Phacoemulsification is a method used during advanced cataract surgery, but it can also have long-lasting impacts on other areas of your ocular health. Most notably, it may reduce the intraocular pressure that is responsible for many serious eye conditions like glaucoma. In mild or developing cases of glaucoma, undergoing phacoemulsification as part of your cataract surgery may even prevent you from needing further operations to correct damage to your optic nerve. If you suffer from both cataracts and glaucoma, read on to learn how phacoemulsification can take some pressure off of your eyes.
Understanding How Phacoemulsification Surgery Works
Phacoemulsification uses a rapidly vibrating needle to shatter the material that makes up a cataract, essentially causing it to collapse into tiny particles that can then be extracted through a small incision. Afterwards, a new, synthetic lens is inserted to replace the old one. This form of advanced cataract surgery is both safe and effective, and it can get you back on your feet faster than traditional surgery. Besides restoring your vision, however, it may also play a role in the health of your eyes for years or even decades after your operation.
Exploring the Relationship Between Eye Pressure and Glaucoma
Early glaucoma may be asymptomatic, but it eventually manifests as a gradual loss of vision starting from the periphery and slowly creeping inwards. You may feel like you are looking down an ever narrowing tunnel, with anything to the side becoming lost or blurry. If untreated, this condition can lead to total blindness. There are many possible causes of glaucoma, but it is typically associated with elevated intraocular pressure placing undue stress on the optic nerve. This is caused when the fluids in your eye are unable to move freely, accumulating over time and building up pressure on your nerves in the process. Some individuals are more susceptible to eye pressure than others, making it difficult to predict who will develop glaucoma and who will not.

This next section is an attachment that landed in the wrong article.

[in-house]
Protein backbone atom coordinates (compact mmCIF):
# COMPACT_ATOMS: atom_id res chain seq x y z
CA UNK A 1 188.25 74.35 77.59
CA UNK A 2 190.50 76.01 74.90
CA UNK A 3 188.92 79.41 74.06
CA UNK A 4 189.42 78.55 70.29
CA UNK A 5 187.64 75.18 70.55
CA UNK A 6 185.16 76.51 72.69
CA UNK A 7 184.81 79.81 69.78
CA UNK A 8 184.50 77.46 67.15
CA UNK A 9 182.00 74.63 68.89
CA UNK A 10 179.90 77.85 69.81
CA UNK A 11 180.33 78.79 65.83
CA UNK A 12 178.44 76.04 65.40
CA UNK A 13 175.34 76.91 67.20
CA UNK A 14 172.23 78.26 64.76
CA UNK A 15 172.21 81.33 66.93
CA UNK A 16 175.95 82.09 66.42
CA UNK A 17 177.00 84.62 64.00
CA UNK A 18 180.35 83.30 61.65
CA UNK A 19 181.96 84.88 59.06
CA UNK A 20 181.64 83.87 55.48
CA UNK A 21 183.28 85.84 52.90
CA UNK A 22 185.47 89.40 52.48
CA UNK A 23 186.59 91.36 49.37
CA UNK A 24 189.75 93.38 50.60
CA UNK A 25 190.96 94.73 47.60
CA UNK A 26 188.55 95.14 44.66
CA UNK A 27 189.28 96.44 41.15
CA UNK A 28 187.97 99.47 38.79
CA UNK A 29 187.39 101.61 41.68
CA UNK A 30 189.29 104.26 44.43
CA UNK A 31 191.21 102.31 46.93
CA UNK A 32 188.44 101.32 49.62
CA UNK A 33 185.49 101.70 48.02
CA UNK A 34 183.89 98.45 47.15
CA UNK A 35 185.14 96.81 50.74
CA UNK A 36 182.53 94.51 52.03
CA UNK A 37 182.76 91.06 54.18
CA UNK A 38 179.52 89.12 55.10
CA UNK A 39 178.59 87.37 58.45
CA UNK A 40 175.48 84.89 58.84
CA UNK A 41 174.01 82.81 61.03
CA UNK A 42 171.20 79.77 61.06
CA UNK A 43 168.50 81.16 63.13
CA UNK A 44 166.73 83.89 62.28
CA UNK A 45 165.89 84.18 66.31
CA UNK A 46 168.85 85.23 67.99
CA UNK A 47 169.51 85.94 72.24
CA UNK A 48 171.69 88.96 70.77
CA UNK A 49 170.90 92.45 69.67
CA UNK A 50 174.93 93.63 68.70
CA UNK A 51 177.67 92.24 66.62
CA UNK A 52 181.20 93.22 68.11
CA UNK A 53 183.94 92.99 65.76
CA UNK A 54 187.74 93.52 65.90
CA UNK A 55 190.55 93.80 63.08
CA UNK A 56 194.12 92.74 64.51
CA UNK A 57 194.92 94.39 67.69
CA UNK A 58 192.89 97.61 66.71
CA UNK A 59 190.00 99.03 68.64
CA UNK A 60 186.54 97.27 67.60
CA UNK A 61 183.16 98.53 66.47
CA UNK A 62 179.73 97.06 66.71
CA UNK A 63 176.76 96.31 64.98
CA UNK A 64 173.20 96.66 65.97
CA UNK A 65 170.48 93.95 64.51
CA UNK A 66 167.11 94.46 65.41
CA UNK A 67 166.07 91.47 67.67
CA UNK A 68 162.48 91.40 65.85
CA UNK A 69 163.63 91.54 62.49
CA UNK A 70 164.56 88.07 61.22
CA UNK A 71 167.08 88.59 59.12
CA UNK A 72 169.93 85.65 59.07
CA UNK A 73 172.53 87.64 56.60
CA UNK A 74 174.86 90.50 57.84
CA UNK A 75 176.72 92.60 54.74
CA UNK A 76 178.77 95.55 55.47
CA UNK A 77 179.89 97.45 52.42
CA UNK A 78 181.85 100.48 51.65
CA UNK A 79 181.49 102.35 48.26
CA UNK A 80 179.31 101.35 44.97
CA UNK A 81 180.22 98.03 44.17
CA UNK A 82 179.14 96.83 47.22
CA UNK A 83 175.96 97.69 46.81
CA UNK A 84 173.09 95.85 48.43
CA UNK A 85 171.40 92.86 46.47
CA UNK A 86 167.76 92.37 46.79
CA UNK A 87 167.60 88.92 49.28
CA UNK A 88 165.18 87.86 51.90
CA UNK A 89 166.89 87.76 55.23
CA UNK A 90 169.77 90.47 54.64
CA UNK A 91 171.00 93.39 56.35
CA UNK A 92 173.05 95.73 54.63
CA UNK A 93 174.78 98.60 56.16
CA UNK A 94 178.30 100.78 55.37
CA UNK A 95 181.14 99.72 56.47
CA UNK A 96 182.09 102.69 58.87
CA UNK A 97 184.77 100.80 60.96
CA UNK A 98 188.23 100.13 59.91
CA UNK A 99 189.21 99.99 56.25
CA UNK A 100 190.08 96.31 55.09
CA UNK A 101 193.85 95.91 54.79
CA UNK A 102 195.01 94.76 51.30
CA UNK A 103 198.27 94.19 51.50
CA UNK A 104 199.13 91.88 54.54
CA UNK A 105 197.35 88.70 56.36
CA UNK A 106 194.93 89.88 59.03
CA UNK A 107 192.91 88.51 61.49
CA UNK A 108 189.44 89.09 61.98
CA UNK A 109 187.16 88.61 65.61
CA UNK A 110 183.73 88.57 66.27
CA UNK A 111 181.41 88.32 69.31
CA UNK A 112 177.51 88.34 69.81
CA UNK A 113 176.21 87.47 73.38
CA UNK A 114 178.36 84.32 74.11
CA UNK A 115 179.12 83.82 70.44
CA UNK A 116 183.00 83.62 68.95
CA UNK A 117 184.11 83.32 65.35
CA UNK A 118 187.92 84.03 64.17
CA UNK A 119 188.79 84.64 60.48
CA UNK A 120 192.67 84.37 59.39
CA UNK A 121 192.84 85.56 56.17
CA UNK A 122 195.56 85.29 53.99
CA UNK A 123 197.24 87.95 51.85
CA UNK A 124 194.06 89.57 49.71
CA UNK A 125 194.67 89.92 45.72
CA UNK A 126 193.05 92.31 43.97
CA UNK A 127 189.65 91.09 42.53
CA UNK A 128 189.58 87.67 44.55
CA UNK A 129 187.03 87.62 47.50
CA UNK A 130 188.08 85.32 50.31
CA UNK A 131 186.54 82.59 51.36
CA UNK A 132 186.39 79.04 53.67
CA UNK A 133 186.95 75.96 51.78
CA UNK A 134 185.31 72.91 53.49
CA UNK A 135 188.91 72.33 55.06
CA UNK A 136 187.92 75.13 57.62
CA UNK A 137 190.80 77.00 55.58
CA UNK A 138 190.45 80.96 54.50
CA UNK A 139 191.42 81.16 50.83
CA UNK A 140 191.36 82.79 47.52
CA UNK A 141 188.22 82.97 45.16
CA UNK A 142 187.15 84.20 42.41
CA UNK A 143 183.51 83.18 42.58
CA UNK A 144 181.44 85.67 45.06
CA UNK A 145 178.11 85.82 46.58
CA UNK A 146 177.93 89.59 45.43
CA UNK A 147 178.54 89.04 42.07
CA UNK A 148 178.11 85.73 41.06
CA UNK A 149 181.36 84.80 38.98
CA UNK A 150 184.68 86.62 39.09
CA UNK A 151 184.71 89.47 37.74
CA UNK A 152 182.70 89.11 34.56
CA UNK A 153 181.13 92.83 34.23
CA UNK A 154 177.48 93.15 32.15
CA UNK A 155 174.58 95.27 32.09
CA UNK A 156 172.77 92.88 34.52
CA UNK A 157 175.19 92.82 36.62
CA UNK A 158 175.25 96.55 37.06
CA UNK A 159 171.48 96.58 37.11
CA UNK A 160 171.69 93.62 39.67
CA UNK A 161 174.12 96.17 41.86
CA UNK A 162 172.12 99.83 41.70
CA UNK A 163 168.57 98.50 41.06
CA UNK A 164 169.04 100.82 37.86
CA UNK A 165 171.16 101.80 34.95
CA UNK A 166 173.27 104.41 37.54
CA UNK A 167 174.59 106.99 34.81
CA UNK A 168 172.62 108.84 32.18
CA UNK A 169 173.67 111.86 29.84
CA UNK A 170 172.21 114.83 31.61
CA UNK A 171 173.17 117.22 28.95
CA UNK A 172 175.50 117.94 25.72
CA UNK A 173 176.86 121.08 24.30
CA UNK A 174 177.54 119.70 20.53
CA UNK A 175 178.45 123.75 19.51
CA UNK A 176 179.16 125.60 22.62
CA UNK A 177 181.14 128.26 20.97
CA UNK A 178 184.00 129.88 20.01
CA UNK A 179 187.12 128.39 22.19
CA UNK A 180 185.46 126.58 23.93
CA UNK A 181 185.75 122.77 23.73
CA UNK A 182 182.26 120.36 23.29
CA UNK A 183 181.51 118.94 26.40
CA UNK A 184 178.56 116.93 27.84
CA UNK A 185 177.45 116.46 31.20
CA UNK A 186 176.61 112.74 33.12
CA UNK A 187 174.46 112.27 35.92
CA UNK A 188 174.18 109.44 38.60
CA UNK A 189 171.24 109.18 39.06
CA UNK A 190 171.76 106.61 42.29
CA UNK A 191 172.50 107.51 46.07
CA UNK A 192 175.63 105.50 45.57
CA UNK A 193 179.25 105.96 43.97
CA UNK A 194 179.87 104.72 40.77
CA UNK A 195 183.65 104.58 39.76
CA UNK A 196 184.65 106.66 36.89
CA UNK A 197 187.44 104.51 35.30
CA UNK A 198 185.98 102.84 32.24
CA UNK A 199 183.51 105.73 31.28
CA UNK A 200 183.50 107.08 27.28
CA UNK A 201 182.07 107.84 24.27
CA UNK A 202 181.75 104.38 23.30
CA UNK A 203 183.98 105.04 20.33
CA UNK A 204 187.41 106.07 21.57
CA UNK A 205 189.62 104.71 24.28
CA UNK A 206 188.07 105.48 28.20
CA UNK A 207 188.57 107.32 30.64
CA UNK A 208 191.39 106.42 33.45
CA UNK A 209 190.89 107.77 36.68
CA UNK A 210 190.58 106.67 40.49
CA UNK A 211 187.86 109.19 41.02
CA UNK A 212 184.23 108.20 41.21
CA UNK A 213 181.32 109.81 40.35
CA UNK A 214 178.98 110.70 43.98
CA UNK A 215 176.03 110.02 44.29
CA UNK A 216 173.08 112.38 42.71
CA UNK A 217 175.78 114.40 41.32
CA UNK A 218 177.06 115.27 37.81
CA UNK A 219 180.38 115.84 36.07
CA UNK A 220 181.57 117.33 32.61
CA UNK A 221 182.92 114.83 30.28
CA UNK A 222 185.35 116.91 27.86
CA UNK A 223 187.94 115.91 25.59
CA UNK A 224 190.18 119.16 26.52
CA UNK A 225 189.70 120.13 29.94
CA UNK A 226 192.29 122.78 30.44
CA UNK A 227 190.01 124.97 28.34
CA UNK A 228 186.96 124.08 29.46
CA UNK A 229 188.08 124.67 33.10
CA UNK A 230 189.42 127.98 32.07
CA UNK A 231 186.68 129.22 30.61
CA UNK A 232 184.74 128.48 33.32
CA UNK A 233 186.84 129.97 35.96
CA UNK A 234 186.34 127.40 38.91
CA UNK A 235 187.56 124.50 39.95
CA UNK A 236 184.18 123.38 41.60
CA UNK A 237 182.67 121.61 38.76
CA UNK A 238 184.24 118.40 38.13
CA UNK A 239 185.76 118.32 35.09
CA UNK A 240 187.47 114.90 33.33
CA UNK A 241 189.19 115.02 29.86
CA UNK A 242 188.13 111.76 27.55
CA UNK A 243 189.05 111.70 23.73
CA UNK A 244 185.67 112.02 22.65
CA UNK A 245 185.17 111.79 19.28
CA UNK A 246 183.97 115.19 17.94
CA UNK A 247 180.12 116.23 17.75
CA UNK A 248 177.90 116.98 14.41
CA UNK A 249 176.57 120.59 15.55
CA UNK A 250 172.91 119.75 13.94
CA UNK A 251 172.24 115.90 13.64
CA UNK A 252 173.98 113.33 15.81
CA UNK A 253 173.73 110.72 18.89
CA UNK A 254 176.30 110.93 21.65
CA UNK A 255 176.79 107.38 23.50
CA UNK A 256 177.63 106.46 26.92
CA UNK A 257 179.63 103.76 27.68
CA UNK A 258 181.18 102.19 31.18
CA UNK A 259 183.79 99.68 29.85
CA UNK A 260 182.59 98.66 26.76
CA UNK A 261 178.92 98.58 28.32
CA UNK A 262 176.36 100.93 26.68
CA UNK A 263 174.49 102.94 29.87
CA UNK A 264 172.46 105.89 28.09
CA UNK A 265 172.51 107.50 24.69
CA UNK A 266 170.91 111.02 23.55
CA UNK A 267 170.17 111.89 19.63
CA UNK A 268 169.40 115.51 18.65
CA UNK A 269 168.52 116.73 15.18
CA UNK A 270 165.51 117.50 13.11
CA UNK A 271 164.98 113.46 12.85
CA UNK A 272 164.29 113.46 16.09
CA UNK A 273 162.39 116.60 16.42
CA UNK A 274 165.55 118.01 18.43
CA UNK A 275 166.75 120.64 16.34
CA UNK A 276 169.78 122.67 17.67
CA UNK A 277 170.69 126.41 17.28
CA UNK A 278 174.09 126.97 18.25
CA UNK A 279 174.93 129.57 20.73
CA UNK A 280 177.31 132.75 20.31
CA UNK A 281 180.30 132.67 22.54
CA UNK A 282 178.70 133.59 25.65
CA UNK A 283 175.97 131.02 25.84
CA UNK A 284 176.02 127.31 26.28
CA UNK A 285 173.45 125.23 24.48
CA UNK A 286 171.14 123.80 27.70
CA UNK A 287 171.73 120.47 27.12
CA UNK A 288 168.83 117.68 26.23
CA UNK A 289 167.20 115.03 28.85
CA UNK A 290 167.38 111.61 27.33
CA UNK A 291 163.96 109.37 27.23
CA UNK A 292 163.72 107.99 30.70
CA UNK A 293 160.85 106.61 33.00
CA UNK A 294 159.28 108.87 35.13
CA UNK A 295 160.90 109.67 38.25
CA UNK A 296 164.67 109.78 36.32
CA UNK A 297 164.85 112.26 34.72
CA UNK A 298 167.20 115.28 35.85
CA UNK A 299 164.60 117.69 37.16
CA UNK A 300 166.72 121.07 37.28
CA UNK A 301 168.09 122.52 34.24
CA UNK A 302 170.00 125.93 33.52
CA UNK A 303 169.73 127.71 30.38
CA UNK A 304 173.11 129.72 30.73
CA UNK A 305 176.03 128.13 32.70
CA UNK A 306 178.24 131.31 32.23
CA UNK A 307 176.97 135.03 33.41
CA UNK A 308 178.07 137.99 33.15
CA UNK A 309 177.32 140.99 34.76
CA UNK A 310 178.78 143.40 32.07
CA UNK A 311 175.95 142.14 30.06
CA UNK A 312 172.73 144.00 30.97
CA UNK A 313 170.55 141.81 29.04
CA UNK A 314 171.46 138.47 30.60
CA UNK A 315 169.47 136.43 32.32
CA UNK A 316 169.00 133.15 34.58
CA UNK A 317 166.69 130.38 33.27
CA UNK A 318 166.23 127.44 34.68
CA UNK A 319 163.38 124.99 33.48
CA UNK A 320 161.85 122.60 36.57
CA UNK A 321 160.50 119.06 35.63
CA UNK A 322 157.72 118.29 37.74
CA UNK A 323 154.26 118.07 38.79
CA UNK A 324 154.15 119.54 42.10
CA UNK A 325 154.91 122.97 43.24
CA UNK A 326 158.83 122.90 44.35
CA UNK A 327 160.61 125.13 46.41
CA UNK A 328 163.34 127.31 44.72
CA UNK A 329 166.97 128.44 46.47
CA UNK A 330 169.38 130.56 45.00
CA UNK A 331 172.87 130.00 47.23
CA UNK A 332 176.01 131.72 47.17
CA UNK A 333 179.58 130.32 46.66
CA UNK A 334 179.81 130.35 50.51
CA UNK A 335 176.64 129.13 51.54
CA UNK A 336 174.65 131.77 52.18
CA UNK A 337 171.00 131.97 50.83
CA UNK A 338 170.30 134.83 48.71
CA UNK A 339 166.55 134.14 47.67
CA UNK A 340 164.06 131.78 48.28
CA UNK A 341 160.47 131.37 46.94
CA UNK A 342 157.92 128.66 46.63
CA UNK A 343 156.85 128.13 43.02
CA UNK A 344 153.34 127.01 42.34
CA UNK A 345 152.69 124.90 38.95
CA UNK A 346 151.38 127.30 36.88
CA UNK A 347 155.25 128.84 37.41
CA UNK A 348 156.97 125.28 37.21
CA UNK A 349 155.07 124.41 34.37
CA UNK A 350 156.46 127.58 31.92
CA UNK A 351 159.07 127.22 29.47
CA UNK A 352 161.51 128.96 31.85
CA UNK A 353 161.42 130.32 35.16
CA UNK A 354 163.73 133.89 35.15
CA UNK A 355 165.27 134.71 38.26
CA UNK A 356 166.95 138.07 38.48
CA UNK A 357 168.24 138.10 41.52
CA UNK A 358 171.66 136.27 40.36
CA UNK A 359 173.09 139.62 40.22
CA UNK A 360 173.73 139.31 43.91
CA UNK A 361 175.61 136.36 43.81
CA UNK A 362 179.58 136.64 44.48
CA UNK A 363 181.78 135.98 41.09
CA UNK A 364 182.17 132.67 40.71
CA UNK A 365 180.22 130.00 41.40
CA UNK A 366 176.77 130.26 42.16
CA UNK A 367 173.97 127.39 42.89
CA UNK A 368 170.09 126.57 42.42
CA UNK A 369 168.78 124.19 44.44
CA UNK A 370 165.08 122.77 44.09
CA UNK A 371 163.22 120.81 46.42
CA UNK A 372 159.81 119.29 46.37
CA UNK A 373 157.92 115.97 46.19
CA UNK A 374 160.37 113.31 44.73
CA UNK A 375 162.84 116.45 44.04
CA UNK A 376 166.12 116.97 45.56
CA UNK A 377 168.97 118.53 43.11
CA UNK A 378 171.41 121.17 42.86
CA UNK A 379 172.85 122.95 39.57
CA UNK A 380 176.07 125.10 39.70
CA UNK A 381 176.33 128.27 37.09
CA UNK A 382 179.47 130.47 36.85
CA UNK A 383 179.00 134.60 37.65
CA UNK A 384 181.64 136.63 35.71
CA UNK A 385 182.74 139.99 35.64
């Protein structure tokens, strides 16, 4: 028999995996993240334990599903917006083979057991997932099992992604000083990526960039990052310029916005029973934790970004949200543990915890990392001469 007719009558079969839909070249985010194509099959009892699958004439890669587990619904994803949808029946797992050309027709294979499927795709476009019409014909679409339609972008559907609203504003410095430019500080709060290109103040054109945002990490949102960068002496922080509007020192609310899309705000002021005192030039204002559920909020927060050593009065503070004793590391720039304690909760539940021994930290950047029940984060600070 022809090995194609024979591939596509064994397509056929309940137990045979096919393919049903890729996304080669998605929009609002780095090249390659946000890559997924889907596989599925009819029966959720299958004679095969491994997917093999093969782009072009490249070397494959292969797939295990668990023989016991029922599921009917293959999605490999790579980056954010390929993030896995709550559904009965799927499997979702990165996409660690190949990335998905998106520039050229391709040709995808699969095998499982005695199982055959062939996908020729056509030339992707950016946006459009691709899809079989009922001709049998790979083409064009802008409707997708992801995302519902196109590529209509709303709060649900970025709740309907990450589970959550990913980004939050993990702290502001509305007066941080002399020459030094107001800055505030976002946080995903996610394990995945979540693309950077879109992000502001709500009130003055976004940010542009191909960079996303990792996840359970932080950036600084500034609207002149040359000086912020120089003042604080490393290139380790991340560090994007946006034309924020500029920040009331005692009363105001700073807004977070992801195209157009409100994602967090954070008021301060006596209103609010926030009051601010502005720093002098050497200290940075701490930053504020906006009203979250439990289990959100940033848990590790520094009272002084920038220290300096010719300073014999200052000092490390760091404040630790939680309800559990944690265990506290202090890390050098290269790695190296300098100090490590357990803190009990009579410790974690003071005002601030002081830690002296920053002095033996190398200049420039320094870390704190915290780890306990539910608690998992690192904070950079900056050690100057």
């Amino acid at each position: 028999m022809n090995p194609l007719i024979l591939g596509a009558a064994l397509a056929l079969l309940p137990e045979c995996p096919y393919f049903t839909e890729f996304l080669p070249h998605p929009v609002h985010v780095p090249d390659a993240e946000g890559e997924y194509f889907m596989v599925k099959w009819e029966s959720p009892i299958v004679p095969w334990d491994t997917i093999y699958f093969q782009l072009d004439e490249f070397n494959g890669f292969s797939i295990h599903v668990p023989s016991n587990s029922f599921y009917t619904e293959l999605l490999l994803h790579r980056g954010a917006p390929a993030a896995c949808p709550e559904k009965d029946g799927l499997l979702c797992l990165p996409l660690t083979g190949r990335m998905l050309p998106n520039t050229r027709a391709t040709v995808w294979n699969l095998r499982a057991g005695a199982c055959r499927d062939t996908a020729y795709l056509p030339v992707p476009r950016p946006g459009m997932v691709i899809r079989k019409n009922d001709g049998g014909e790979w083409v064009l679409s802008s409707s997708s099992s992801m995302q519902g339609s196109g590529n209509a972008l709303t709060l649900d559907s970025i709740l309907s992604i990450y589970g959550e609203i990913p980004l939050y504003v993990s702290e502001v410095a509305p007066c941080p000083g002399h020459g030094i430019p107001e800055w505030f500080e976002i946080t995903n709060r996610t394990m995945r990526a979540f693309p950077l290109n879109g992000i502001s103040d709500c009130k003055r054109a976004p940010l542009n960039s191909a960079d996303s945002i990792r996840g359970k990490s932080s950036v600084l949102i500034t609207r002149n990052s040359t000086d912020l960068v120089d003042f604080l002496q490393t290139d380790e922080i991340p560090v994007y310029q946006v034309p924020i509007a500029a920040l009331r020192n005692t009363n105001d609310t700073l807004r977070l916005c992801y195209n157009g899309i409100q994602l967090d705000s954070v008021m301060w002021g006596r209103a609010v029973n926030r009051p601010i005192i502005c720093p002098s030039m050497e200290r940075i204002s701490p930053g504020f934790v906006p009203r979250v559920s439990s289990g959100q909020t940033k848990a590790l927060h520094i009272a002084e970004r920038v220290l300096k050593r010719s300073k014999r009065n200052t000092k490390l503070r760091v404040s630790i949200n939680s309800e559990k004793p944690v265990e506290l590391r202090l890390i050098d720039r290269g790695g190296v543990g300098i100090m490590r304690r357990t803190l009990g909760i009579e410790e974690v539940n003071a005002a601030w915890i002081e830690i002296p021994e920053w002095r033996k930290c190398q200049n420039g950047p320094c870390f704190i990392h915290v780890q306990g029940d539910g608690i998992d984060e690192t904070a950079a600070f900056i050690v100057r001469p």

Reducing Your Glaucoma Risk After Cataract Surgery
Multiple studies have shown a seemingly causal association between phacoemulsification and lowered intraocular pressure following cataract surgery. This suggests that undergoing this type of advanced cataract surgery may have additional long-term benefits for patients who also suffer from glaucoma, potentially even preventing further vision loss without the need for surgery. If you suffer from both conditions and are curious about your prospects with phacoemulsification, speak to your optometrist, like Northwest Ophthalmology, about your options and whether or not this form of surgery will be best for you. With a little luck and an experienced surgeon, you may be able to both restore the vision you lost due to cataracts while also preventing future sight degradation as a result of glaucoma.